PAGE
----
The intricate nature of the agricultural industry is a feature that not only sets it apart from other industries, but also means it is saturated with technical, financial, institutional, socio-political, as well as cultural problems that often leave managers and policy makers in the dark with regard to formulating intelligent solutions. The risk and uncertainty that come as standard terms and conditions of endeavouring in agriculture certainly need farmers to be flexible in their decision-making; quickly adapting to unforeseen circumstances by taking their minds out of the barn to ensure the sustainable growth and development of agricultural systems.


Houston, I think we’ve got a drone


Drones, otherwise known as unmanned aerial vehicles (UAVs), have been commercially available since the 1980s, though their presence was strictly restricted to certain industries such as film and geographical information systems. The past five years have witnessed the drone industry transform from a relatively insignificant niche in the toy section of many retail stores to a multi-billion dollar one with revenue sales rivaling those of computer manufacturers. The almost sudden popularity of drones can be credited to their vast array of uses, including film, construction, science, household espionage, the military, package delivery, and more recently – and might I add importantly – agriculture. Drone technology has flown right into agriculture, essentially improving crop health, water efficiency, fertilizer application, field irrigation, as well as crop field monitoring.

The following is just a few ways drones could substantially improve farming while advancing South Africa’s competitive edge in the international trade of agricultural commodities.

  • Crop Health – Crop quality is the most pivotal determinant of competitiveness next to retail price. The value of any crop is a function of its health and quality. According to the Environmental Defence Fund, drone technology is very useful in this regard in that drones equipped with sensors can collect plant height measurements by gathering range information from the plant canopy and the ground below. This in turn aids in creating vegetation index images, indicating which plants are healthy and absorbing maximum sunlight by measuring near infrared wavelengths through a multispectral sensor.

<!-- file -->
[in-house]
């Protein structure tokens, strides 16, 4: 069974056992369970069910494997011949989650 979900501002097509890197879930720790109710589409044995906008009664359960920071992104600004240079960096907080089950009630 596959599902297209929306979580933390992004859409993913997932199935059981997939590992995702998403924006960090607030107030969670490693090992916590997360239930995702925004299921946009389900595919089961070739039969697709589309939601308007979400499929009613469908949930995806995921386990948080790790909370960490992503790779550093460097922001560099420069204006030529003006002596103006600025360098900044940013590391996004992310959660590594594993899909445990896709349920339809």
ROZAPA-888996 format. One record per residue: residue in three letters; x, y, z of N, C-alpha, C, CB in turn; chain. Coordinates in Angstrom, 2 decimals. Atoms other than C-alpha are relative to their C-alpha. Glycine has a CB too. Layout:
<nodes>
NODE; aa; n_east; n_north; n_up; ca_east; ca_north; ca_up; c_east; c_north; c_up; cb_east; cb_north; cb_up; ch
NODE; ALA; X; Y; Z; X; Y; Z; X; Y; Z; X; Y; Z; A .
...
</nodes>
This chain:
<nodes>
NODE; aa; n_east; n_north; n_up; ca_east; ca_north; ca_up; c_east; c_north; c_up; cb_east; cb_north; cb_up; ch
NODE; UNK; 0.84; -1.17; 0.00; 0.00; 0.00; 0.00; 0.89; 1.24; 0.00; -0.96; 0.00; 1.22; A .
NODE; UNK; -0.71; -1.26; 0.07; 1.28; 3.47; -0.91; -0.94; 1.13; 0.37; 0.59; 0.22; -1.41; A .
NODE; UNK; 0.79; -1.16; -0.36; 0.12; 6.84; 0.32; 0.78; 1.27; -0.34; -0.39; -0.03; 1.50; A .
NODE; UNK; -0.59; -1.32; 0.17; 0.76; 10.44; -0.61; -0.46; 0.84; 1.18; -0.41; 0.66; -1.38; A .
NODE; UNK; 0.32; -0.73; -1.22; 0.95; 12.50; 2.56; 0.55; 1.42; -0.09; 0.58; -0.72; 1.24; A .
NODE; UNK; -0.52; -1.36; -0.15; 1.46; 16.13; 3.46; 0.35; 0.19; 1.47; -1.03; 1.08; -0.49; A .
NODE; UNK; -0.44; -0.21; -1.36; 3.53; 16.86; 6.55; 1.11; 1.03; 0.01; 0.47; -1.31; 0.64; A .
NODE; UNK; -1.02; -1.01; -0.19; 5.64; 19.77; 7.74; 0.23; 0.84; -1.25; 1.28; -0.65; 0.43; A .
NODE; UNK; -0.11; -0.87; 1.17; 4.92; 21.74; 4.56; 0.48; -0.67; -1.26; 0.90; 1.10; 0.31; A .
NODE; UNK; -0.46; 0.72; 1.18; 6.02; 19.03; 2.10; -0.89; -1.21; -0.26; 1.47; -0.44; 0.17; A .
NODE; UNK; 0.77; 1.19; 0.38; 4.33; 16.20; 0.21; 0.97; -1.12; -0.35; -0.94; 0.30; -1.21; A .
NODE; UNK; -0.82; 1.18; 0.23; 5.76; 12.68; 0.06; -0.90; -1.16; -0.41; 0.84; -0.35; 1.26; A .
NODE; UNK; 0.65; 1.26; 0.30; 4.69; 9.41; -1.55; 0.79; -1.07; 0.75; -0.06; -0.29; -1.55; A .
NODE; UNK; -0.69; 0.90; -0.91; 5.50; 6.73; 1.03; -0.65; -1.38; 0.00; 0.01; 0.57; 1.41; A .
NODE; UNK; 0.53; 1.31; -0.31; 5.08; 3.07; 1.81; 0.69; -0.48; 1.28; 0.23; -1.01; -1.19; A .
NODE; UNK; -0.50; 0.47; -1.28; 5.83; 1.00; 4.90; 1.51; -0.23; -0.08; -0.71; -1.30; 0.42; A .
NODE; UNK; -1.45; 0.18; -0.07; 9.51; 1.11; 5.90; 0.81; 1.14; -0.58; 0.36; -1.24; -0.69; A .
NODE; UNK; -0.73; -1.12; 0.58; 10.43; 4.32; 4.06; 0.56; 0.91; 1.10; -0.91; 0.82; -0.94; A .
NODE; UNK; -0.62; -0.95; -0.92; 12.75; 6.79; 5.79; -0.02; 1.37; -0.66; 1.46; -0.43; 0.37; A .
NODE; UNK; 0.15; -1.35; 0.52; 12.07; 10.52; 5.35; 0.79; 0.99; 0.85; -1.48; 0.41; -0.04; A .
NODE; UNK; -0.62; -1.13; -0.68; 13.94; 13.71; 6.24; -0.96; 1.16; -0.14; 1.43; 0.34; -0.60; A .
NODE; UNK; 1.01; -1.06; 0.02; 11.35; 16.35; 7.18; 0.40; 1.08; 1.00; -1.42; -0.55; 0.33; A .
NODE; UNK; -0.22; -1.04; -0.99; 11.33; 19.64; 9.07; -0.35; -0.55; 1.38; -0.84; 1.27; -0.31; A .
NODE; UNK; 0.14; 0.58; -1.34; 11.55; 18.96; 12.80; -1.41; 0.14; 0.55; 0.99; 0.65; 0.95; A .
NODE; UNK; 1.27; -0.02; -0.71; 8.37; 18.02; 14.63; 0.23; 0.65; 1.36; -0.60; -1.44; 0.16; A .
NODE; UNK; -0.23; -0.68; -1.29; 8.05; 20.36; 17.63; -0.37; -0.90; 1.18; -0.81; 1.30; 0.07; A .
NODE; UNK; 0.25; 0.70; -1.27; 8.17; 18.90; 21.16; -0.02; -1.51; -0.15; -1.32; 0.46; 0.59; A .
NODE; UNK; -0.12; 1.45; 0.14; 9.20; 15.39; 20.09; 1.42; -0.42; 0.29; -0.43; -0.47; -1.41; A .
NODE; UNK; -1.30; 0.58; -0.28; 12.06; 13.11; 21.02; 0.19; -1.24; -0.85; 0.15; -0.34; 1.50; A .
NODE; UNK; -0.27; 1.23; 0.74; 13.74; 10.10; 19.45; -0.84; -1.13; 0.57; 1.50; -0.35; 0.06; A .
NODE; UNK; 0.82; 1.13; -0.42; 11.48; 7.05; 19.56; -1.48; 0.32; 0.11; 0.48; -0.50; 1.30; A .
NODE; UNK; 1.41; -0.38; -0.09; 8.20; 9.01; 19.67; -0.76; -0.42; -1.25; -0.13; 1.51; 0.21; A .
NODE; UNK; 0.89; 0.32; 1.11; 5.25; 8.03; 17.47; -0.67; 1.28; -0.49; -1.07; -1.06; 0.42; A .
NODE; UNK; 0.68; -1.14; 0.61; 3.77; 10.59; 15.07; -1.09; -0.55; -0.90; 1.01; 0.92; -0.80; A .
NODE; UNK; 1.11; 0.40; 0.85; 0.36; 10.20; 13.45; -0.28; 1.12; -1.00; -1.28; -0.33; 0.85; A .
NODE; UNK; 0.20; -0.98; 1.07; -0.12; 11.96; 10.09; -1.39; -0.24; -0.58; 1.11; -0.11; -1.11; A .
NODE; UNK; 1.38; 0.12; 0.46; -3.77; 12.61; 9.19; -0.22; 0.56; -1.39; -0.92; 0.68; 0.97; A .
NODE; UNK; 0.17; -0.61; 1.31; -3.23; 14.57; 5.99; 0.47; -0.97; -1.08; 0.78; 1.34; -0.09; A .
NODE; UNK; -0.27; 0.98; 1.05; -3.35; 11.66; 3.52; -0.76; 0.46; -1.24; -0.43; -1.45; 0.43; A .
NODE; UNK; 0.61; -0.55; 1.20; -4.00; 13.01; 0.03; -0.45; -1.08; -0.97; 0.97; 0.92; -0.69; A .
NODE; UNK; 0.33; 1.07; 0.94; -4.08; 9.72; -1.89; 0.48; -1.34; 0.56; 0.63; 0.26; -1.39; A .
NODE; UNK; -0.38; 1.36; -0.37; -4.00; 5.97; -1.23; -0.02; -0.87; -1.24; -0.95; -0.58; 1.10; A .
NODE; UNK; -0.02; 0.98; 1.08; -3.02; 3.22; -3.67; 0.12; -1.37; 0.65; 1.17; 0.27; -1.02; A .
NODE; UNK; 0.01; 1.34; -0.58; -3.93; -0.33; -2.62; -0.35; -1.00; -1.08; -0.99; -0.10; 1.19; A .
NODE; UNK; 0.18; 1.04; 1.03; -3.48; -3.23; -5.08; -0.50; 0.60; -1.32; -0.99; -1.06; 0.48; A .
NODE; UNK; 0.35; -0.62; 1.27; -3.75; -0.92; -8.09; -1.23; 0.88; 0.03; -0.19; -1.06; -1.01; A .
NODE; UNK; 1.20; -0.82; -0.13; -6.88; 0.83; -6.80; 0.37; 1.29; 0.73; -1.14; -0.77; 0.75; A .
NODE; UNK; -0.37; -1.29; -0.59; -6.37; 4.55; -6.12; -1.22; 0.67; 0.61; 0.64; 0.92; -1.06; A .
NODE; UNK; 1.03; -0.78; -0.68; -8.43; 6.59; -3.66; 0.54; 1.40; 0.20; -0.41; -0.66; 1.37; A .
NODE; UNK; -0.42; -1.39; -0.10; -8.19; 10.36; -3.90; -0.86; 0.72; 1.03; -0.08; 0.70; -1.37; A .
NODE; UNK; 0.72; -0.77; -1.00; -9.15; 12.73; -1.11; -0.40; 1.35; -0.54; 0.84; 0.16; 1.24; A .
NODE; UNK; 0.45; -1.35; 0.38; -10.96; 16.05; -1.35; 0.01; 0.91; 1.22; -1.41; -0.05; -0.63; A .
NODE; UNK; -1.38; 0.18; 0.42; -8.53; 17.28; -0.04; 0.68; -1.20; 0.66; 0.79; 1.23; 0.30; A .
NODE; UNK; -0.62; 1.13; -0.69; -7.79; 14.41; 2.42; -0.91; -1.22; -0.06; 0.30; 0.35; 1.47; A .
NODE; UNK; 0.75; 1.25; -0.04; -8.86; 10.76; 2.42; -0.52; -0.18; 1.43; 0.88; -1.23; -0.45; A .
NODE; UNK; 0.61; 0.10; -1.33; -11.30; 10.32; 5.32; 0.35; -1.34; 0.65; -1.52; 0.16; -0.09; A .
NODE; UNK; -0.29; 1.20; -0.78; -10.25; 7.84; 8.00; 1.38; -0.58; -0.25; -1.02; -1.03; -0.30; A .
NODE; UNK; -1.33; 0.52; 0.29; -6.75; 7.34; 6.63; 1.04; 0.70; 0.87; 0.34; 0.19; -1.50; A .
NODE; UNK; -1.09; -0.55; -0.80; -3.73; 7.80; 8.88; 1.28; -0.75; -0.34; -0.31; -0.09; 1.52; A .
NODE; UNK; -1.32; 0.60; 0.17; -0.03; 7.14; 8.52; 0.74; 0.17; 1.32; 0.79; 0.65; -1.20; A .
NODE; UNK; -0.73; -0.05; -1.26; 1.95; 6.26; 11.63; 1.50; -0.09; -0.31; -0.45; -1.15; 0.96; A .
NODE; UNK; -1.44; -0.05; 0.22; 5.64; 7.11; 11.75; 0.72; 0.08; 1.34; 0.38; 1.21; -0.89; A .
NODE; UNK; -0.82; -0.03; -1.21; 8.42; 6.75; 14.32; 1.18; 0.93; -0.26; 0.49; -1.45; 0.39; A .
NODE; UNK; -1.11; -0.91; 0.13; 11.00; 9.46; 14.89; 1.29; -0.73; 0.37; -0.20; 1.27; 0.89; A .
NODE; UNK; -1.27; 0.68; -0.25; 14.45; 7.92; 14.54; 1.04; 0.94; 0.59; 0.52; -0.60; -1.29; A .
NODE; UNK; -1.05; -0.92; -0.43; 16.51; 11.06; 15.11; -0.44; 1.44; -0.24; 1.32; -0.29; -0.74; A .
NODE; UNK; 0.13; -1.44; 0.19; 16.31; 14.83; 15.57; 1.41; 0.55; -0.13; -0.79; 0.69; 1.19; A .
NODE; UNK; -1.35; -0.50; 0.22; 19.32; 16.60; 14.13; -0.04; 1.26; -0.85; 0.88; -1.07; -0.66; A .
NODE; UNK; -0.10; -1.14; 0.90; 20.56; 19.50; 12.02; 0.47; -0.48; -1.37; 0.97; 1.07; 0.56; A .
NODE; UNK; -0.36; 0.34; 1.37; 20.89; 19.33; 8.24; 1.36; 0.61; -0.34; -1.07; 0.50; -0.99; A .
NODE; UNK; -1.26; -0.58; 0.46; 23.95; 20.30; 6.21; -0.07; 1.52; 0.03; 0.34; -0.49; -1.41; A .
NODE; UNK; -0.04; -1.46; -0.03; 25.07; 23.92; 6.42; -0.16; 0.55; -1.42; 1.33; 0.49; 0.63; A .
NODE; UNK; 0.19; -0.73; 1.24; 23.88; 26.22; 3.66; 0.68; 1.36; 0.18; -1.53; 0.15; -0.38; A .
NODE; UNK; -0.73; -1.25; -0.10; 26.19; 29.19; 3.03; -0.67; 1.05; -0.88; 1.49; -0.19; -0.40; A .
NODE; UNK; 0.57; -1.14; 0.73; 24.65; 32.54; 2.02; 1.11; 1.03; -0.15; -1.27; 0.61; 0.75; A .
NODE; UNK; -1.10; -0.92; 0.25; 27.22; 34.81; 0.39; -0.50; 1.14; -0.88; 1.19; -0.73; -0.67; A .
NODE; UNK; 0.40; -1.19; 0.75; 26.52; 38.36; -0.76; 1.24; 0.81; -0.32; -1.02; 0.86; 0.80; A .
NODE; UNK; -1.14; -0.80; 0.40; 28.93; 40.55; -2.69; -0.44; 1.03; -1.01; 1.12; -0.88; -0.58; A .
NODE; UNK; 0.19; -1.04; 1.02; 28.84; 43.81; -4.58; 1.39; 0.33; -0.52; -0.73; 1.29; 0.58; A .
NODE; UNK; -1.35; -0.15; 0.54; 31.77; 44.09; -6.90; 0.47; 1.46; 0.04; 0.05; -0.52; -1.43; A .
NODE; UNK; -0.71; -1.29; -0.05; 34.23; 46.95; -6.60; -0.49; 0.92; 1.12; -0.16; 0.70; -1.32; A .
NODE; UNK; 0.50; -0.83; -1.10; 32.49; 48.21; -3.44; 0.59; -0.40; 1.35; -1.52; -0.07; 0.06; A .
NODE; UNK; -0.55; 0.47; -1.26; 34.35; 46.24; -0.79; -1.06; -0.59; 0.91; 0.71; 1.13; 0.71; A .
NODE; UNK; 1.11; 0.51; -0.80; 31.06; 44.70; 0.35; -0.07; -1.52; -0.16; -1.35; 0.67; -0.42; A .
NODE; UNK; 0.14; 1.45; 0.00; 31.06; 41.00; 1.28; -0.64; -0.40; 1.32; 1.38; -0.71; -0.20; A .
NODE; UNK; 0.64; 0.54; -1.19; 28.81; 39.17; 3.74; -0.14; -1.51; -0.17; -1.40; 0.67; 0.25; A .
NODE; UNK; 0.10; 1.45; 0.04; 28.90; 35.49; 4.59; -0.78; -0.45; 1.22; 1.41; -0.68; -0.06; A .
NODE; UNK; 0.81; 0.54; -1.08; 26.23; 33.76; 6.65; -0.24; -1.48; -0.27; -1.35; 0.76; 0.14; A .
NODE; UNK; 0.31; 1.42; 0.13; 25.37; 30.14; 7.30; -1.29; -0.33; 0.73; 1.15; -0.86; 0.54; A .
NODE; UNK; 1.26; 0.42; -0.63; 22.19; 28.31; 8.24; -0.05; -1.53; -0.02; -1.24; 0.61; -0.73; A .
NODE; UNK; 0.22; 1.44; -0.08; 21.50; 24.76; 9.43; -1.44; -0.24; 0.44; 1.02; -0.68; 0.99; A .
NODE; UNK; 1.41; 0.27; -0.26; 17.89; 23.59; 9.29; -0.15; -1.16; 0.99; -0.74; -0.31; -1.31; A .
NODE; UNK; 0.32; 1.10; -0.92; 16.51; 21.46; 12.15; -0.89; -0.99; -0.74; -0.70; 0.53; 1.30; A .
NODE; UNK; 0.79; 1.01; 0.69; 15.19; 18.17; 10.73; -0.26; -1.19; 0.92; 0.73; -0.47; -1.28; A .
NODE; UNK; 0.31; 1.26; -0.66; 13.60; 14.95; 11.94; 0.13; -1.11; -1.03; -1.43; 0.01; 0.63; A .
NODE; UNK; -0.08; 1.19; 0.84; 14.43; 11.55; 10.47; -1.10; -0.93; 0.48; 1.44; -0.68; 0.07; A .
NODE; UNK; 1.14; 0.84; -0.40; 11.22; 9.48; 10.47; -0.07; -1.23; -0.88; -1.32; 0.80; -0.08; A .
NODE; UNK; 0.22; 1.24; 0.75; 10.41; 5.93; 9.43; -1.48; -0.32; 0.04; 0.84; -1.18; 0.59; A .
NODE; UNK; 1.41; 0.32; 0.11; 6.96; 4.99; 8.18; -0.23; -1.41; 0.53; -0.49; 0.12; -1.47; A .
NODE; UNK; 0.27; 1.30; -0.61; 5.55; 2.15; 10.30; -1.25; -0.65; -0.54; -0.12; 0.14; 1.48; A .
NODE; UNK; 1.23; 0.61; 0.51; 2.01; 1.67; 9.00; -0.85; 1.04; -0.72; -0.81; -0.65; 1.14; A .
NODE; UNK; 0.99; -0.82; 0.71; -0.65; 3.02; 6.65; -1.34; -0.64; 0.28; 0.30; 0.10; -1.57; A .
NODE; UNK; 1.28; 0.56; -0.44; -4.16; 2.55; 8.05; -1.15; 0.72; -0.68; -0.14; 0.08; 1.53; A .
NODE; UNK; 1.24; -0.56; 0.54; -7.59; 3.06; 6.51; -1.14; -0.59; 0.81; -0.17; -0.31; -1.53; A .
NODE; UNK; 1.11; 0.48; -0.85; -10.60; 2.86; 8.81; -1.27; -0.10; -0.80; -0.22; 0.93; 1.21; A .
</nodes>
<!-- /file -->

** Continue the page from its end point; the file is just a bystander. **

• Fertilizer application – High-tech drones with satellite mapping and sensors that absorb near-infrared wavelengths have the capacity to show where phosphorous and nitrogen are needed, or where there is an excess of such nutrients. This means nutrients can be applied where they are needed the most with absolute precision, helping to increase production efficiency and ultimately yield.
  • Natural resource preservation – Agricultural drones have thermal cameras that are able to distinguish well-irrigated regions from dry patches. This could help farmers with adjusting field irrigation accordingly while saving a fortune on water costs, particularly in South Africa where water is a tremendously scarce resource.
  • Crop field monitoring – Crop field monitoring can be quite costly and time-consuming, especially when done the primitive way, which is to say on foot or by a tractor. Drones are a relief in this regard because of their ability to survey fields and immediately provide feedback which helps farmers to take quick decisions about potential hazards such as disease outbreaks. In addition, drones also help in identifying areas of the farm, such as fencing, that need maintenance.

Agriculture is a dynamic and enormously uncertain industry with resources, both natural and man-made, at a bare minimum. Drones however limit the inherent risks associated with agriculture by instantly providing farmers with aerial vegetation index images that aid in curbing wasteful resource administration while simultaneously increasing efficiency and aggregate yield.